The Soviet authorities not only motivated workers to labor feats, but also punished those who refused selfless work for the benefit of the motherland. For example, in February 1948, a decree of the Presidium of the Supreme Soviet of the USSR was signed “On the eviction from the Ukrainian SSR of persons who maliciously avoid work in agriculture and lead an anti-social, parasitic lifestyle.” Similar approaches were approved by the resolution of the RSFSR from 1961, which encouraged to identify (that is,to report), punish and even imprison people who chose a non-socialist way of life. The document shows that despite official claims about the advantages of communist production and socialist competition, many people in the USSR preferred private economy or even entrepreneurship, for which they were mercilessly punished.


Concerning the Intensification of the Fight Against Persons Who Avoid Socially Useful Work, statement 1961

Printed in:
The Current Digest of the Soviet Press. Vol. X III, No. 17 (May 24, 1961).
Original language:

Under the leadership of the Communist Party, our country has entered the period of the full-scale building of communism. Soviet people are working with enthusiasm at enterprises, construction projects, collective and state farms and institutions, performing socially useful work in the family, observing the law, and respecting the rules of socialist society.

However, in cities and in the countryside, there are still individuals who are stubbornly opposed to honest work. Such people frequently hold jobs for appearance’s sake while in actual fact living g on unearned income and enriching themselves at the expense of the state and the working people; or, although able-bodied, they may hold no job at all but engage in forbidden businesses, private enterprise, speculation, and begging, derive unearned income from the exploitation of personal automobiles, employ hired labor and obtain unearned income from dacha and land plots, build houses and dachas with funds obtained by nonlabor means and using illegally acquired building materials, and commit other antisocial acts. On the collective farms, such persons, enjoying the benefits established for collective farmers, avoid honest work, engage in home brewing, lead a parasitic way of life, undermine labor discipline, and thereby harm the artel’s economy.

The parasitic existence of these persons is as a rule accompanied by drunkenness, moral degradation, and violation of the rules of socialist society, which have an adverse influence on other unstable members of society. It is necessary to wage a resolute struggle against antisocial, parasitic elements until this disgraceful phenomenon is completely eradicated from our society, creating around such persons an atmosphere of implacability and general condemnation.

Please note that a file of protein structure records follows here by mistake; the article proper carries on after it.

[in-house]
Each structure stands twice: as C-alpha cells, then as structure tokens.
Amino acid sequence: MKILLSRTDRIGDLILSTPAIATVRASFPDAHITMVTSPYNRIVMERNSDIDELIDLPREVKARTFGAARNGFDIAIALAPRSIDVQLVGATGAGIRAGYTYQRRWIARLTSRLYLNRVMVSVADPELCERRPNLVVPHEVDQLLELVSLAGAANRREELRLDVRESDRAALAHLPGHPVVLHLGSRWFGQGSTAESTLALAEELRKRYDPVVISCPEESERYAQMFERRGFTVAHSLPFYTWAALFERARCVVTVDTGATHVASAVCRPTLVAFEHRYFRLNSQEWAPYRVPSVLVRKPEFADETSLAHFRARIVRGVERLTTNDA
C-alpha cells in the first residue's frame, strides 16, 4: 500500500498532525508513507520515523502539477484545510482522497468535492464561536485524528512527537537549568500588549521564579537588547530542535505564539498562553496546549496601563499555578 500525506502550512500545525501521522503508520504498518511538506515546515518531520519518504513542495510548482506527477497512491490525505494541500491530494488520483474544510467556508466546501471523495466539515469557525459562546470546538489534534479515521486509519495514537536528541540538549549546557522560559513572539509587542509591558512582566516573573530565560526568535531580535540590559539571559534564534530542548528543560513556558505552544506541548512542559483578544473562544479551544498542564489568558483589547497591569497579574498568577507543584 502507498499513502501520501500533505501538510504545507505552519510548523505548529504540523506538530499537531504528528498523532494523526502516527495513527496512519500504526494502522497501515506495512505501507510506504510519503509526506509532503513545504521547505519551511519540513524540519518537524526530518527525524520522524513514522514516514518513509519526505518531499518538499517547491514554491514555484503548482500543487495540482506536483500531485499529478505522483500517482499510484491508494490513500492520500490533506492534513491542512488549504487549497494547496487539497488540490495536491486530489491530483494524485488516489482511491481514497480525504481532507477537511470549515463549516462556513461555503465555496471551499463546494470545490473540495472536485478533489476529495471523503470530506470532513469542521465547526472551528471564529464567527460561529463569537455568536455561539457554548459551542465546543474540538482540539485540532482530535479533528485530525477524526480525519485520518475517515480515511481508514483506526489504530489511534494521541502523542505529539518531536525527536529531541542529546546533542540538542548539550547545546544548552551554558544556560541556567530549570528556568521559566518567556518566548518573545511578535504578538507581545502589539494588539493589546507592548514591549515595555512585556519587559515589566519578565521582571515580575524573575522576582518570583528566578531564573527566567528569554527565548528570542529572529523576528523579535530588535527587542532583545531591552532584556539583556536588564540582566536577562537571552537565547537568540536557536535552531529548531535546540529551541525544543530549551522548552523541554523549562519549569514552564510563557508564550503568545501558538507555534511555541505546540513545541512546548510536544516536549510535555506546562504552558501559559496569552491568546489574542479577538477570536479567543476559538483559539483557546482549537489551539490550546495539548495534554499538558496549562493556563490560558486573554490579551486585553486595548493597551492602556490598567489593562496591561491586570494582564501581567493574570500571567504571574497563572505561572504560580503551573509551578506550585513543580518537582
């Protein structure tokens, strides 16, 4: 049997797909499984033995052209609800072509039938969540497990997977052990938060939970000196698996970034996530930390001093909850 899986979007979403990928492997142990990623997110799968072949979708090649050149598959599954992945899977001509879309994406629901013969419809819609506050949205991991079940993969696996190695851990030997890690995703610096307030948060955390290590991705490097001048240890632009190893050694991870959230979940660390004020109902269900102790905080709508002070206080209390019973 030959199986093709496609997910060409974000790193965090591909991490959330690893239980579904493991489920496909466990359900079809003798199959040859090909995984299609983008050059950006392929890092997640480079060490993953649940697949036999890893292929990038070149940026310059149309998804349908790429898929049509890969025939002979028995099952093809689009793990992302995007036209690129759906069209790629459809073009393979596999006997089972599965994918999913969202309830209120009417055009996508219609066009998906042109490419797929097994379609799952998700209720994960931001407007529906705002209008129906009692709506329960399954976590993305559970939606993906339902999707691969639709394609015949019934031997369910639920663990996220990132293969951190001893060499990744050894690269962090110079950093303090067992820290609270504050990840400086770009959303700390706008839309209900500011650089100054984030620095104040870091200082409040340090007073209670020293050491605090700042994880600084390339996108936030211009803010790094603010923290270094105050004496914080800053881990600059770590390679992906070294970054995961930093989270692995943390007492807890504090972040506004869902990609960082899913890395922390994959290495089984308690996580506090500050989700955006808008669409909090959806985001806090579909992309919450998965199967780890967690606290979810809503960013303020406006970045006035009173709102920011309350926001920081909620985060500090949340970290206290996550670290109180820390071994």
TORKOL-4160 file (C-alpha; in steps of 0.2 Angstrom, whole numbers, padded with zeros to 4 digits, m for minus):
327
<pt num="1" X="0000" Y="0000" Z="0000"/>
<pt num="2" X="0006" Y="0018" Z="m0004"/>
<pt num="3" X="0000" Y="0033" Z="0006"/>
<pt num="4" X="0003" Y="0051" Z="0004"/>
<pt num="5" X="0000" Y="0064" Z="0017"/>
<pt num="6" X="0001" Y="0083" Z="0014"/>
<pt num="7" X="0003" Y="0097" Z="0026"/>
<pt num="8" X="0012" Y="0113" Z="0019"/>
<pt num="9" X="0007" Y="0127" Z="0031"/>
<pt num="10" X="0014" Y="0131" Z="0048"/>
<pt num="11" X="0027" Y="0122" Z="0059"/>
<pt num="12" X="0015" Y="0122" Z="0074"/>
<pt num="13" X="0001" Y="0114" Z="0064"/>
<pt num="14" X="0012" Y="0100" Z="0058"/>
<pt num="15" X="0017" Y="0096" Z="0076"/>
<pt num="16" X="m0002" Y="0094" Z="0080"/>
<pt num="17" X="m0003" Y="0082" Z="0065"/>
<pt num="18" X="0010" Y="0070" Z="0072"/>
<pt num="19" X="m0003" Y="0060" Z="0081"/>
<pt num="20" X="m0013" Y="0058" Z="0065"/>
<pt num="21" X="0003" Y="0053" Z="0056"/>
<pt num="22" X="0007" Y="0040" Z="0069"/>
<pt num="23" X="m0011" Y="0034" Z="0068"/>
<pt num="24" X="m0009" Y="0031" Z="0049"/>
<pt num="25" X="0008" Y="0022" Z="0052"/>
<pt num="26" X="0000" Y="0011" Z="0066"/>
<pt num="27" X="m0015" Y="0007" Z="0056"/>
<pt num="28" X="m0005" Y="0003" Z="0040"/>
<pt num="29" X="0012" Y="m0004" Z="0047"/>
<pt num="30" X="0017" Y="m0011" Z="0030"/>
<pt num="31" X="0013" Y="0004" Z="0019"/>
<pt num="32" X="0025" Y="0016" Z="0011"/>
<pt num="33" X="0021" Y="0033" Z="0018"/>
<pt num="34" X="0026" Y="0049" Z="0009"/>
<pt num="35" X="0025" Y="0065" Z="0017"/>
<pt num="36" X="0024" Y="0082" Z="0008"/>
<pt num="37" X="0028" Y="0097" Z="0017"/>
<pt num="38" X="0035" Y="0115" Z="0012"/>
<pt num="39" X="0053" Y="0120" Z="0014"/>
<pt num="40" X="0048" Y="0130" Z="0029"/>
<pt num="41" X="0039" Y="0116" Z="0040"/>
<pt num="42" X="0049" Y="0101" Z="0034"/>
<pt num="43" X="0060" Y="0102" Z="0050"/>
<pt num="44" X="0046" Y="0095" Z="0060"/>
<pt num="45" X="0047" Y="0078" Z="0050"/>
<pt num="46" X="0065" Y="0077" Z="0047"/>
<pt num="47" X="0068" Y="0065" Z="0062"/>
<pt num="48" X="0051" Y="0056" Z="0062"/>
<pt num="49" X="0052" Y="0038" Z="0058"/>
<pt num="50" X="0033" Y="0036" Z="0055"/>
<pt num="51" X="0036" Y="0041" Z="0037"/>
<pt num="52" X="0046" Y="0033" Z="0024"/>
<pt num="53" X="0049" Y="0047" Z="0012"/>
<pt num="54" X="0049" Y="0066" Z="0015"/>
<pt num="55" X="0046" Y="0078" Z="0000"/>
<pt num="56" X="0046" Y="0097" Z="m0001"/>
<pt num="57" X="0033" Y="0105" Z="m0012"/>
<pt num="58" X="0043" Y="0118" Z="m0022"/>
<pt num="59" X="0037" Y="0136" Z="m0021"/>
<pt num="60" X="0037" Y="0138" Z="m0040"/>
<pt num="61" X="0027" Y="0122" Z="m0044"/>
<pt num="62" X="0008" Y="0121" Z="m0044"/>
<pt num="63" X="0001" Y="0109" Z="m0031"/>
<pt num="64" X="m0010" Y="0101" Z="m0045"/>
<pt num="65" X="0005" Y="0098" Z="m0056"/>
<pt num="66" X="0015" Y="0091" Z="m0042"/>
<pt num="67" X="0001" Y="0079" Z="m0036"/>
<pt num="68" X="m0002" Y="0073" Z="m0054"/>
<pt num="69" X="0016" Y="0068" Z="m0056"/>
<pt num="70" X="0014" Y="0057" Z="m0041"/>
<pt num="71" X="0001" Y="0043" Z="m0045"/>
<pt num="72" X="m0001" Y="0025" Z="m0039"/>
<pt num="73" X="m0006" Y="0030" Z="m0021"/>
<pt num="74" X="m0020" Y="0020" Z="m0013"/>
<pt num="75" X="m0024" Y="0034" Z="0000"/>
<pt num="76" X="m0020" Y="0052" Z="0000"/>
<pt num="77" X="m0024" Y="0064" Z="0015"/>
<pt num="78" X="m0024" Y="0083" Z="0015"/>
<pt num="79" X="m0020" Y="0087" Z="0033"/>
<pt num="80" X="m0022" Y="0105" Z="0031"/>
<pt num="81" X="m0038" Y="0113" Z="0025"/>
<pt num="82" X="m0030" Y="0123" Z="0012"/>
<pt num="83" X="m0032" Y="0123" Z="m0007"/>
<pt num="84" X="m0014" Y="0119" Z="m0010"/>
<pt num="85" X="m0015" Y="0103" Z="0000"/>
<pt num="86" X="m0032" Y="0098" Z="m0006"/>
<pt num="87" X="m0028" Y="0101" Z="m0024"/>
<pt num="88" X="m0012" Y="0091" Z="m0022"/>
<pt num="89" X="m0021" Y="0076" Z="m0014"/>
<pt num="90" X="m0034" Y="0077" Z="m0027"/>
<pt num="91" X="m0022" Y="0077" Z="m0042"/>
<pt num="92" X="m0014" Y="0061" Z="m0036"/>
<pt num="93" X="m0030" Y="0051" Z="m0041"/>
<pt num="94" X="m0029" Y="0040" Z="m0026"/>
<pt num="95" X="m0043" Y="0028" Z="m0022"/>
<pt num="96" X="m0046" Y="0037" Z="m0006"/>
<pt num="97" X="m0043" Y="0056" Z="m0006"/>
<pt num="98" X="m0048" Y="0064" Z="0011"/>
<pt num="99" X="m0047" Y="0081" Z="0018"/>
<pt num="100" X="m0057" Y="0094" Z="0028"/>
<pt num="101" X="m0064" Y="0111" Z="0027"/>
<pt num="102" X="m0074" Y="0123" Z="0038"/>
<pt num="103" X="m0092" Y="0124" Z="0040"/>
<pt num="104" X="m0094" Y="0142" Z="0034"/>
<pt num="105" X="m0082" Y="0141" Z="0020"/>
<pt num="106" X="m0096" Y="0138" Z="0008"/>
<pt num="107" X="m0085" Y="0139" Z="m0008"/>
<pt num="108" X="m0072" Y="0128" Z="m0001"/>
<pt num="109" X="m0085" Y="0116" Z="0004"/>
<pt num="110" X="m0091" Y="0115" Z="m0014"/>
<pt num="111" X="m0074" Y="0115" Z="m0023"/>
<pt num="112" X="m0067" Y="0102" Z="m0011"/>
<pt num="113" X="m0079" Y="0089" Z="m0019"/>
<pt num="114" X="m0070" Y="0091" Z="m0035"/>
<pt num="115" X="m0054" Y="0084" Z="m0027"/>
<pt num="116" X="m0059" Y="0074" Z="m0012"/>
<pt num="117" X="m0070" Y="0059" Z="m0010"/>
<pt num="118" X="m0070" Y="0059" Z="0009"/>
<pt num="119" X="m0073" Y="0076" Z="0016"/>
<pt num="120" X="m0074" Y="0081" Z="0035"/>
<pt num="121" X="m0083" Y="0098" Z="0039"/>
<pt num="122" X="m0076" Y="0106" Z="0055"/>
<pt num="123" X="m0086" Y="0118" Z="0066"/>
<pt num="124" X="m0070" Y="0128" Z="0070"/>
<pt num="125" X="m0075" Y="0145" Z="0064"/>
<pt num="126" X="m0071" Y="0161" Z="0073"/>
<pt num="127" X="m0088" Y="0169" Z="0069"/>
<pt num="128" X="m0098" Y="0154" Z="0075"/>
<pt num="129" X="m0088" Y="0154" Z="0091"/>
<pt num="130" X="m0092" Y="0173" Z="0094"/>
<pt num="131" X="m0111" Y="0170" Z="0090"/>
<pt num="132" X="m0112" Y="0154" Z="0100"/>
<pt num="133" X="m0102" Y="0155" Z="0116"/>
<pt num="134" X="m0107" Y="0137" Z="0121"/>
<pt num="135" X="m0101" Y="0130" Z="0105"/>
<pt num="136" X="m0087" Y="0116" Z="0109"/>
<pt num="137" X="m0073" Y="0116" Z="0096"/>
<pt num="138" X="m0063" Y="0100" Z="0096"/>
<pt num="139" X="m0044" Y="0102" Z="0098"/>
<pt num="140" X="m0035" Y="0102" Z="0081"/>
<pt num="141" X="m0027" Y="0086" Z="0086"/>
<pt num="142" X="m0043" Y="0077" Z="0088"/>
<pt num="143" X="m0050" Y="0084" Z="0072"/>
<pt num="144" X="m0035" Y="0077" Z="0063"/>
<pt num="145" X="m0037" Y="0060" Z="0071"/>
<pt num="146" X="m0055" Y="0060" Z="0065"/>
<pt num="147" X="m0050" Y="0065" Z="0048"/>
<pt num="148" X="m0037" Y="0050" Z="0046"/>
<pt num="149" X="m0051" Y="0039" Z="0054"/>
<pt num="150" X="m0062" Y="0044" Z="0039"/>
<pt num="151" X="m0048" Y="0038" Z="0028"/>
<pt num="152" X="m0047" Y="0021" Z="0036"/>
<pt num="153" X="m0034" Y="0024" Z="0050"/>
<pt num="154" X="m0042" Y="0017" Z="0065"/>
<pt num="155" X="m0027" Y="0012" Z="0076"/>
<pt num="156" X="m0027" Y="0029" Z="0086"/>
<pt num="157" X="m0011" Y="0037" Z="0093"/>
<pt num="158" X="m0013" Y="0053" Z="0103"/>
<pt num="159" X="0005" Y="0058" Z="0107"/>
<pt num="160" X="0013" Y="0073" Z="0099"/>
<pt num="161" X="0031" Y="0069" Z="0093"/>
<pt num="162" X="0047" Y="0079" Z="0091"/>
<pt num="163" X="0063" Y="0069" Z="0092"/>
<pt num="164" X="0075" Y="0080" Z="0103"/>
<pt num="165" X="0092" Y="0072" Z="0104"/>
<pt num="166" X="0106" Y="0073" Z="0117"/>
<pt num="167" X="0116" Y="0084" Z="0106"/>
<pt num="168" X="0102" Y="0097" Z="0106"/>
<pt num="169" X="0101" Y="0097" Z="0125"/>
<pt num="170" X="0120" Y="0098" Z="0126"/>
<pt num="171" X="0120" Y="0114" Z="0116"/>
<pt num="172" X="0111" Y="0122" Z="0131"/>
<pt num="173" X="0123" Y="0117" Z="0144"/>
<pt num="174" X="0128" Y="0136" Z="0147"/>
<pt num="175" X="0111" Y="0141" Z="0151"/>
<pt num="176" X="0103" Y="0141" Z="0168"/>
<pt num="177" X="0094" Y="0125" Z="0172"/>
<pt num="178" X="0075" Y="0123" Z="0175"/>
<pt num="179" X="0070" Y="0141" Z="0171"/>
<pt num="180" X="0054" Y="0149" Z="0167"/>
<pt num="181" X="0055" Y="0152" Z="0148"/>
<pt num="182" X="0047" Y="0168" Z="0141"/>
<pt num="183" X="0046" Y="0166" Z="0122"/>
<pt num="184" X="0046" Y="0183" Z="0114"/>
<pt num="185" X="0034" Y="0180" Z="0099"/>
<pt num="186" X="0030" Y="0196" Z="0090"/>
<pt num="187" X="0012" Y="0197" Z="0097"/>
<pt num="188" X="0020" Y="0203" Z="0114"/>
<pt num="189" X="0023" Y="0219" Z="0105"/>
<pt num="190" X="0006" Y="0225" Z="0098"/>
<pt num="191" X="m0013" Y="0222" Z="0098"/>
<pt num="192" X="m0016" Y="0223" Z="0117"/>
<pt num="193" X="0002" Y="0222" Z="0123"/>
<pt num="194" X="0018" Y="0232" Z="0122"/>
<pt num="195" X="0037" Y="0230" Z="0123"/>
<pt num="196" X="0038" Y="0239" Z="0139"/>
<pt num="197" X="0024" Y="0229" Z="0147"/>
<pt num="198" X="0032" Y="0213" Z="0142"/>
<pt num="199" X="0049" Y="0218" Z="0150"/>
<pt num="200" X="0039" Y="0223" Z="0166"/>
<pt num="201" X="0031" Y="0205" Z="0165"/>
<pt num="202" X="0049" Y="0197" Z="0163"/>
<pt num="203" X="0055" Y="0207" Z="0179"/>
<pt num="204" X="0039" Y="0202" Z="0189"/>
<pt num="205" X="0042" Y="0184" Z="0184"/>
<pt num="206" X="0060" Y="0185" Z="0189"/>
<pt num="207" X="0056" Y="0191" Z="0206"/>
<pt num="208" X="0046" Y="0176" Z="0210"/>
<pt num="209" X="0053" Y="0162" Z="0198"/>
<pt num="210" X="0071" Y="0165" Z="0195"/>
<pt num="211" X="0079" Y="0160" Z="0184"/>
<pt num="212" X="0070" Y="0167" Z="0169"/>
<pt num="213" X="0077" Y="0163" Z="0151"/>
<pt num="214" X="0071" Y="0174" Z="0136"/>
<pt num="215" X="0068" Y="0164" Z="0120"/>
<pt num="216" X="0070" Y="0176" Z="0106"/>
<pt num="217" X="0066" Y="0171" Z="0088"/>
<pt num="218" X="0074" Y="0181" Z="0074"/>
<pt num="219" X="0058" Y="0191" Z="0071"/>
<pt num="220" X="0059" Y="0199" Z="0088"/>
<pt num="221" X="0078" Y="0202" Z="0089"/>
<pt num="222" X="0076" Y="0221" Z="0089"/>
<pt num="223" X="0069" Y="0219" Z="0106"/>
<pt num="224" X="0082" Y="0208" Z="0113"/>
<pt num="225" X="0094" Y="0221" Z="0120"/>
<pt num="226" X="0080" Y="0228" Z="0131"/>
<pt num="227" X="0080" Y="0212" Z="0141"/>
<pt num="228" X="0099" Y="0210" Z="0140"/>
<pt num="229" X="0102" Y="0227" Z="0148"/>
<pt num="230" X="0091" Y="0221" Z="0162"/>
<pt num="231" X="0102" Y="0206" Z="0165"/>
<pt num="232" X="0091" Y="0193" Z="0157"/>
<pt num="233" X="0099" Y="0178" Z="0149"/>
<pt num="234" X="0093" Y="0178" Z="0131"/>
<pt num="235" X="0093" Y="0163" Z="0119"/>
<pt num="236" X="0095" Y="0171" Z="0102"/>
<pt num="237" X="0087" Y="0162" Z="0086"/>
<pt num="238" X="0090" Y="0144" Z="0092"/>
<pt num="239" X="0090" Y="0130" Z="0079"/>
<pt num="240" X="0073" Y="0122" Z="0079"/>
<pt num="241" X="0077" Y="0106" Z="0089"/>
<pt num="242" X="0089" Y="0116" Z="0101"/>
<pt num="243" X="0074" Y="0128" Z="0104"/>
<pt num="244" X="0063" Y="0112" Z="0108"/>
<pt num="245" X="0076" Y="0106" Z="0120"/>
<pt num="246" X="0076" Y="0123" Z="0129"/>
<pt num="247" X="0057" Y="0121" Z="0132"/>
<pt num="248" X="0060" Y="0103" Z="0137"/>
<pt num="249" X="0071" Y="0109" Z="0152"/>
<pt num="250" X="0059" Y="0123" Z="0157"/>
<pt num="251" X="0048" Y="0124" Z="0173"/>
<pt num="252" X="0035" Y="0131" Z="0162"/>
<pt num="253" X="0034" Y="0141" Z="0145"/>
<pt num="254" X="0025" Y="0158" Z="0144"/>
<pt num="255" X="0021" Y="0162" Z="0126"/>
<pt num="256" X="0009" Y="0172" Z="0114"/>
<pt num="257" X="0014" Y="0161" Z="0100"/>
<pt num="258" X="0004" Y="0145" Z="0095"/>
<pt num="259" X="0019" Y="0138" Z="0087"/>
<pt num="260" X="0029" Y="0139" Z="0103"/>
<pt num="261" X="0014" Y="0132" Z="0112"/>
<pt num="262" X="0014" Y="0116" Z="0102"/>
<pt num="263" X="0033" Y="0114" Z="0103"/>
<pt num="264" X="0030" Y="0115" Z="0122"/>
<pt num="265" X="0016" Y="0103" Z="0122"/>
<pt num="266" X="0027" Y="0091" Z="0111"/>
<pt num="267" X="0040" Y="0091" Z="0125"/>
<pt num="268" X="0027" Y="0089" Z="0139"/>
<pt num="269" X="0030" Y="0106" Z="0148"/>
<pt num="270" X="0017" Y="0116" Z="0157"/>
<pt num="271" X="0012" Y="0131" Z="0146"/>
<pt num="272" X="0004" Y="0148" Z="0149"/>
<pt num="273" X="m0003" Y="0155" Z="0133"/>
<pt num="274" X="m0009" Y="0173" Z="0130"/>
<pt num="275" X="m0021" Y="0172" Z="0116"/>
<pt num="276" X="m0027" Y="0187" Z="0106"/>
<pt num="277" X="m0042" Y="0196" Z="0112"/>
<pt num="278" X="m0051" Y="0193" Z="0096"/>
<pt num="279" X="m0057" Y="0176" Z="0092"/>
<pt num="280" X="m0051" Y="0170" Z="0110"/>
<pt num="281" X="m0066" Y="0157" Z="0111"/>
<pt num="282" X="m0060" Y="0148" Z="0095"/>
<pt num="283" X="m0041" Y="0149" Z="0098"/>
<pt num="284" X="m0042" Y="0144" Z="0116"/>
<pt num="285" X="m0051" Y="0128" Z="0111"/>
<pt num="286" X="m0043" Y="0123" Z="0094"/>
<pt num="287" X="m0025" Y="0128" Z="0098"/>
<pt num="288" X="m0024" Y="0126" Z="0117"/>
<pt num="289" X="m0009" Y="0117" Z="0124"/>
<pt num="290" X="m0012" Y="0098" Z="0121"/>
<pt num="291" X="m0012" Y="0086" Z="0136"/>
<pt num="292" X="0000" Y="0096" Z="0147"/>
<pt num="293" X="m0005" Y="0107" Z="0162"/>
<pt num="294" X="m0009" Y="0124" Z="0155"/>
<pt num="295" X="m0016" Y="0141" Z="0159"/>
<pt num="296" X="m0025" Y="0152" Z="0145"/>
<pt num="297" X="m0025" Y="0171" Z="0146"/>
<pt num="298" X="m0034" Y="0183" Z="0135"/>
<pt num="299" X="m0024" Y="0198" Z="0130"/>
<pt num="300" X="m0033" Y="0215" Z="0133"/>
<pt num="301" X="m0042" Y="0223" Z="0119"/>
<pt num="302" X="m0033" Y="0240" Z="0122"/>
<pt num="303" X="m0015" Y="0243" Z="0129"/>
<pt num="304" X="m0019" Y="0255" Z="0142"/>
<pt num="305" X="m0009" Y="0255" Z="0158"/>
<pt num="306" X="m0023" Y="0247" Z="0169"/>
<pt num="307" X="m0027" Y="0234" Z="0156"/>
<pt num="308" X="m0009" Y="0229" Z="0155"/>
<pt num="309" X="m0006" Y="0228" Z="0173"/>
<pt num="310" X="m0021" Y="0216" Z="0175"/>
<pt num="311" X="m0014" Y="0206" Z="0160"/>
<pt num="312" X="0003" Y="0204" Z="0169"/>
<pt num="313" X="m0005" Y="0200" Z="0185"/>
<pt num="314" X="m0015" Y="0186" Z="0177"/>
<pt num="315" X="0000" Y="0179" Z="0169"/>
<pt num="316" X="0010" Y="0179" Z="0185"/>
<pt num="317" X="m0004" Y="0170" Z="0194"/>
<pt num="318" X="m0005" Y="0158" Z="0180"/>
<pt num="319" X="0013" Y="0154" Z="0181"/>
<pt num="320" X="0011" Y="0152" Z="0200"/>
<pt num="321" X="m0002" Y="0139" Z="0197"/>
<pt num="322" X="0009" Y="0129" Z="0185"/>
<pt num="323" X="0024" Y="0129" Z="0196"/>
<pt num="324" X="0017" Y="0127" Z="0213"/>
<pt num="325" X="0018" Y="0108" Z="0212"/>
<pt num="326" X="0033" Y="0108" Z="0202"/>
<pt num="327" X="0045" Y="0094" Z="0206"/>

Taking into account the many expressions of desire on the part of the working people that the struggle against antisocial elements be intensified, the Presidium of the Russian Republic Supreme Soviet resolves:

  1. To establish that able-bodied, legally adult citizens who do not wish to perform a major Constitutional duty—to work honestly according to their capabilities—and who avoid socially useful work, derive unearned income from the exploitation of land plots, automobiles, or housing, or commit other antisocial acts that enable them to lead a parasitic way of life are subject, upon the order of a district (or city) people’s court, to deportation to specially designated localities for a period of from 2 to 5 years, with confiscation of the property acquired by nonlabor means, and to mandatory enlistment in work at the place of deportation. Persons who take jobs at enterprises, state and public institutions or who are members of collective farms only for the sake of appearance and who, while enjoying the benefits and privileges of workers, collective farmers, and employees, are in actual fact undermining the discipline of labor, engaging in private enterprise, living on funds obtained by nonlabor means or committing other antisocial acts that enable them to lead a parasitic way of life are also subject to these same measures of influence, prescribed either by order of a district (city ) people’s court or by the public sentence handed down by the working people’s collective of an enterprise, shop, institution, organization, collective farm, or collective farm brigade. An order of a district (city) people’s court or a public sentence calling for deportation is handed down if, despite the warning of a public organization or state agency, the person who is leading a parasitic way of life has not taken the path of an honest life of labor within the period established in the warning.